SA Express audit under scrutiny after three year delay
This comes after SAX submitted its audited financial statements in Parliament this week after three years of delays.
SAA has yet to submit its own audited financial statements after it failed to also submit to the national legislature in the last two years.
The Standing Committee on Public Accounts (Scopa) slammed SAA this week for failing to submit the financial statements saying this was untenable.
It said, while SAA demands bailouts of billions of rands it still has to account to Parliament on how it uses its money.
In the financial statements of SAX the auditor-general Kimi Makwetu gave the airline disclaimers in the three audit reports saying its books were in a shambles.
The auditor-general could not find some of the documents on procurement and other transactions.
The financial statements from 2017 until this year will now be tabled before the committees of Parliament to process.
SAX said in the report it was a concern due to the financial problems it faces.
In the 2017/18 financial year, SAX suffered financial losses of R1.6bn.
In the 2018/19 financial period the company incurred a loss of R590million.
The auditor-general gave it a disclaimer for the last financial year. This is the same audit opinion reached by the AG in the previous two financial years.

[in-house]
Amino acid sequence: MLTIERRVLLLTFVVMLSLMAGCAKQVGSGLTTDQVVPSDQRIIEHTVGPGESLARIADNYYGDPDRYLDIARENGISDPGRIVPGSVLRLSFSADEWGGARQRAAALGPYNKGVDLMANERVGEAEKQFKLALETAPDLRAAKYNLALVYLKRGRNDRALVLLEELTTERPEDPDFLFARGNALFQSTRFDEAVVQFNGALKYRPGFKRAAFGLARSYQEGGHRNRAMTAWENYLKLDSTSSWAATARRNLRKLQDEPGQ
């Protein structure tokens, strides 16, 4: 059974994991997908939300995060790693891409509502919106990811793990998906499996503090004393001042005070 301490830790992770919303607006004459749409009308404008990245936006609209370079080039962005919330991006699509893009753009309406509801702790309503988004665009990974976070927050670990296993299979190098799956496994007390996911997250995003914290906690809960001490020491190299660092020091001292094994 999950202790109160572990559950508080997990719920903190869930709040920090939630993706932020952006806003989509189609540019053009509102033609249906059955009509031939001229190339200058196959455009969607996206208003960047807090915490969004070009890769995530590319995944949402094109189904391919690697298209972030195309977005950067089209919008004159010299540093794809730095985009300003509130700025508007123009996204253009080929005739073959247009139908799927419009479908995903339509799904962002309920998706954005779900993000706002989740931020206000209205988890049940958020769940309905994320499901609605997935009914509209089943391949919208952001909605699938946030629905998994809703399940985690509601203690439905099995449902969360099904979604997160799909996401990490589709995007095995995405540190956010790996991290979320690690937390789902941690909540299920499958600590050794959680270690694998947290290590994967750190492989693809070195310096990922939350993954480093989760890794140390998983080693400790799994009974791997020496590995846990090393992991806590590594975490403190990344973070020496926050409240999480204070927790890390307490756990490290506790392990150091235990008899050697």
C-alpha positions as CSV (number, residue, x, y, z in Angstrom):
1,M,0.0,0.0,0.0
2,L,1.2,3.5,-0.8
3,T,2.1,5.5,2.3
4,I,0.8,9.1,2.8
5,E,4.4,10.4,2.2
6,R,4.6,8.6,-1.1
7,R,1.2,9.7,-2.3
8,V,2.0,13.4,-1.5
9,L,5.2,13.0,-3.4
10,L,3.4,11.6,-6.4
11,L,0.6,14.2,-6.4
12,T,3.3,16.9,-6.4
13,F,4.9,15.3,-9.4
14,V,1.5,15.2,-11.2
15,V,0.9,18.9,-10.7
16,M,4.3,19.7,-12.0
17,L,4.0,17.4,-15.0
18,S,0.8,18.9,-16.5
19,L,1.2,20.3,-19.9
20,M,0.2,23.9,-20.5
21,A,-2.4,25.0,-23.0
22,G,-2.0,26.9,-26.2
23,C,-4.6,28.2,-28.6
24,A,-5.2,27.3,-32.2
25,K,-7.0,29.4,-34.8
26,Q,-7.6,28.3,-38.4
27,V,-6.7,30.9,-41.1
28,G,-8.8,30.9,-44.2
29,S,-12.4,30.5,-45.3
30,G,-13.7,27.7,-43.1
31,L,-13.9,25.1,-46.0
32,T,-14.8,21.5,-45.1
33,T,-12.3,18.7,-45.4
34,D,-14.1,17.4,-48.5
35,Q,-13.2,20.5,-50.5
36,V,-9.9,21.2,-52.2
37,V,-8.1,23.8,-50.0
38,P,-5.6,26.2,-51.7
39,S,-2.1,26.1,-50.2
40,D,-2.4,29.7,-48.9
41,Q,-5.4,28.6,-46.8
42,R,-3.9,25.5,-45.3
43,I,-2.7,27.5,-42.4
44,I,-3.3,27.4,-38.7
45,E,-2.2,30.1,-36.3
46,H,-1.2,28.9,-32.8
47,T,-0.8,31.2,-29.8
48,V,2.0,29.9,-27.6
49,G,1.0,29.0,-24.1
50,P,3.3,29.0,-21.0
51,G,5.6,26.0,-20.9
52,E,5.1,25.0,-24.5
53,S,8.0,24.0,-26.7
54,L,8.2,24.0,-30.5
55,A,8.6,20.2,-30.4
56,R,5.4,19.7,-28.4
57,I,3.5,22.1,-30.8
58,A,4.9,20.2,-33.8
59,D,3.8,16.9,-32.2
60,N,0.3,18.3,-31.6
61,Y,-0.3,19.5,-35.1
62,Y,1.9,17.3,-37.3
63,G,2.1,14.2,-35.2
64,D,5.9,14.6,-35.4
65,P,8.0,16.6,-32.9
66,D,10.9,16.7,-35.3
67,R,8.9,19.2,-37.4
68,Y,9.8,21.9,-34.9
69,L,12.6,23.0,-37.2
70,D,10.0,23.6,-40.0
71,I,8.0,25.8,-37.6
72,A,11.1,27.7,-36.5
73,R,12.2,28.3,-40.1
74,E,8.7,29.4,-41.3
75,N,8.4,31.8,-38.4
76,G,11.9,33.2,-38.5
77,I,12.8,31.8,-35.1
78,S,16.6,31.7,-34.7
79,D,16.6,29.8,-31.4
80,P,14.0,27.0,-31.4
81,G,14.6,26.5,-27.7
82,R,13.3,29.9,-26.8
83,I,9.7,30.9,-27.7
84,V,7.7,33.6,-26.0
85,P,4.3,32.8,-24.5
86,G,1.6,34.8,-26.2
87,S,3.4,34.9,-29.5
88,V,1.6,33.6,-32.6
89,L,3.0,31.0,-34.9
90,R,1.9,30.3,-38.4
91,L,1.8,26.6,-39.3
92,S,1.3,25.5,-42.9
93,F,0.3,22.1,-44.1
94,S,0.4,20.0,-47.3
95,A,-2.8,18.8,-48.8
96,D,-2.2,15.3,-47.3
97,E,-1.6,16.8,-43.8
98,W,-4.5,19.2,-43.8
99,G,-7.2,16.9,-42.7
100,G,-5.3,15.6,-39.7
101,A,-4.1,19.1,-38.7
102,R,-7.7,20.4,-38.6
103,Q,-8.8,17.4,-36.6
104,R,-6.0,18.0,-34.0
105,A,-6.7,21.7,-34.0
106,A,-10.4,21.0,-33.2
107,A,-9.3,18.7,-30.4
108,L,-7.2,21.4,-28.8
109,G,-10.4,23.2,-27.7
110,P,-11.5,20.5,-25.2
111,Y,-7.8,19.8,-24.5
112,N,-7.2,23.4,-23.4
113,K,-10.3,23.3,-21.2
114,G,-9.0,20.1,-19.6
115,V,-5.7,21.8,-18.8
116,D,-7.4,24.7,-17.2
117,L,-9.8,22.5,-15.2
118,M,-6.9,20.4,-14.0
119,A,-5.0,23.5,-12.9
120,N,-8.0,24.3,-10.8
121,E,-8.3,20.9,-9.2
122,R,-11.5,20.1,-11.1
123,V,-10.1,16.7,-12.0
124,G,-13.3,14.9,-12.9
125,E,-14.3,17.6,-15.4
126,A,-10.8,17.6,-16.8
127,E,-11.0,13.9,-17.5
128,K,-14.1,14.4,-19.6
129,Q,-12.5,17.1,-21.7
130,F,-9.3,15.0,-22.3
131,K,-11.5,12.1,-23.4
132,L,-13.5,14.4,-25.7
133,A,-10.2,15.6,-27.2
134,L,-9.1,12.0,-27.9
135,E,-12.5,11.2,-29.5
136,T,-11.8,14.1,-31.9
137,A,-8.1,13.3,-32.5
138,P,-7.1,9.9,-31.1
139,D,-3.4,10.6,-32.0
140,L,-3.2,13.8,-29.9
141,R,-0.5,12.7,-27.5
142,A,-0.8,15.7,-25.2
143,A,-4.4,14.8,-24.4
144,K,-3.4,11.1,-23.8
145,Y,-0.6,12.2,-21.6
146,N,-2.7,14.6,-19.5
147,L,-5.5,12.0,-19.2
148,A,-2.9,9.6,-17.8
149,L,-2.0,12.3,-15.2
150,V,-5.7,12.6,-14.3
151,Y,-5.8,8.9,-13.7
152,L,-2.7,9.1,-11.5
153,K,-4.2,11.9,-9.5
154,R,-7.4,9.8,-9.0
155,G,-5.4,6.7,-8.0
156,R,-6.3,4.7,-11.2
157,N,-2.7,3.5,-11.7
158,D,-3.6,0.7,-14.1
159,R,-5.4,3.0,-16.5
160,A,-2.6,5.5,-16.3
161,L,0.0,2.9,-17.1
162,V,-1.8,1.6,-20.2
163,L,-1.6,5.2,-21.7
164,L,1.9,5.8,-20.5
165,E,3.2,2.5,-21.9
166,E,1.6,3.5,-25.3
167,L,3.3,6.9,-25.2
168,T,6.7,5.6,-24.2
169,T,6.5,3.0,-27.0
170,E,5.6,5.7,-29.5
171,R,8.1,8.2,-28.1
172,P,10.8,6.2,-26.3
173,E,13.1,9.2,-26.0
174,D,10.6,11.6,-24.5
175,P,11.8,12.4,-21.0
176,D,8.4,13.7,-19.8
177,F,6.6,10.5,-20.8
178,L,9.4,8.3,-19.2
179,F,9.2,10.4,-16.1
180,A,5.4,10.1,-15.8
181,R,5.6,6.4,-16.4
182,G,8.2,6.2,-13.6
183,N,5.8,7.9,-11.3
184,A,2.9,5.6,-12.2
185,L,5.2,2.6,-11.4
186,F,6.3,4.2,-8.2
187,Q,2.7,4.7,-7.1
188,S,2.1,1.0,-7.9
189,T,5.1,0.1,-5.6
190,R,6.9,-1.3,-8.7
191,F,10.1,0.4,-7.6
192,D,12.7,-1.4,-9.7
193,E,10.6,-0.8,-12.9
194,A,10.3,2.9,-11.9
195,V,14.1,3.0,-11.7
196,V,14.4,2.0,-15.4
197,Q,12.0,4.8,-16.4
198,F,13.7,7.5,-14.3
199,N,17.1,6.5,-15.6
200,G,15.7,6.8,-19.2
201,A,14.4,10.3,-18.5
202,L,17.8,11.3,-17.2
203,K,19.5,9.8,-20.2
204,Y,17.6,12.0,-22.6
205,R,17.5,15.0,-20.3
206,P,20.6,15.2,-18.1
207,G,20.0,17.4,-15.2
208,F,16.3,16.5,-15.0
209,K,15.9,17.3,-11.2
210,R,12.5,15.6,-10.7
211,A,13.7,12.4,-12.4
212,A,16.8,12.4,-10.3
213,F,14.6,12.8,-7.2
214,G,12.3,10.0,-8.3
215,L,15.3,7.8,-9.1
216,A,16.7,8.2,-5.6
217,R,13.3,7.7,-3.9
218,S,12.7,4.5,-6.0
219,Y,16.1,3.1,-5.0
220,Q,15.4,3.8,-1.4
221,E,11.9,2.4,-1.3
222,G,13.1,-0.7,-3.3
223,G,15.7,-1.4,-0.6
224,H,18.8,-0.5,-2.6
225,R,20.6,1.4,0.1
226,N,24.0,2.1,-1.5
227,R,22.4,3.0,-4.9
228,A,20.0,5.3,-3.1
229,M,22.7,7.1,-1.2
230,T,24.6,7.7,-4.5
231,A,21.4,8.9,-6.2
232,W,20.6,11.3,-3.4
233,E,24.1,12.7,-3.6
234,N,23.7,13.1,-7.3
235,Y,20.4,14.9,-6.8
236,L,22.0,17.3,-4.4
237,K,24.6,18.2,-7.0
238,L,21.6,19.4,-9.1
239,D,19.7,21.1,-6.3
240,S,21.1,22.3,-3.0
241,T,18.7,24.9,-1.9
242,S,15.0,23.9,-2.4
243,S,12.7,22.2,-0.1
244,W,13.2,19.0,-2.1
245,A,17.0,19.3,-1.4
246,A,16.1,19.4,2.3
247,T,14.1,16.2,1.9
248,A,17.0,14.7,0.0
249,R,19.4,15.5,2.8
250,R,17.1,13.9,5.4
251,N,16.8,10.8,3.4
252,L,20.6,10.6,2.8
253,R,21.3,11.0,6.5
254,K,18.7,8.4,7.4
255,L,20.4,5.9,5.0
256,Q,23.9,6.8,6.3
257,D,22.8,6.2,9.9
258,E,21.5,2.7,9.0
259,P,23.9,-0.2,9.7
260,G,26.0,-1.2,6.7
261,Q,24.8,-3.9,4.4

“I do not express an opinion on the financial statements of the SA Express. Because of the significance of the matters described in the basis for disclaimer of opinion section of my report I have not been able to obtain sufficient appropriate audit evidence to provide a basis for an audit opinion on these financial statements,” said the auditor- general.
He also said in his report that there was no paper trail for some of the transactions.
“I was unable to obtain sufficient appropriate audit evidence for certain amounts recorded as revenue, as the entity was not able to provide supporting information for these,” said Makwetu.
SAX is one of the entities that have received bailouts from the national fiscus.
Political parties and civil society have called on the government to stop the bailouts.
The government has injected billions of rand into SOEs in the past few years, but they have continued to rake in losses.
Scopa has called on Parliament to tighten its grip on accountability and wants SOEs to fully account for the funds they receive from the government.
Scopa said it cannot be business as usual when SOEs were given billions of rand in bailouts, but continue to make losses and do not account for the use of these funds.
Scopa warned SAA this week it was violating the Public Finance Management Act by not submitting the audited financial statements on time.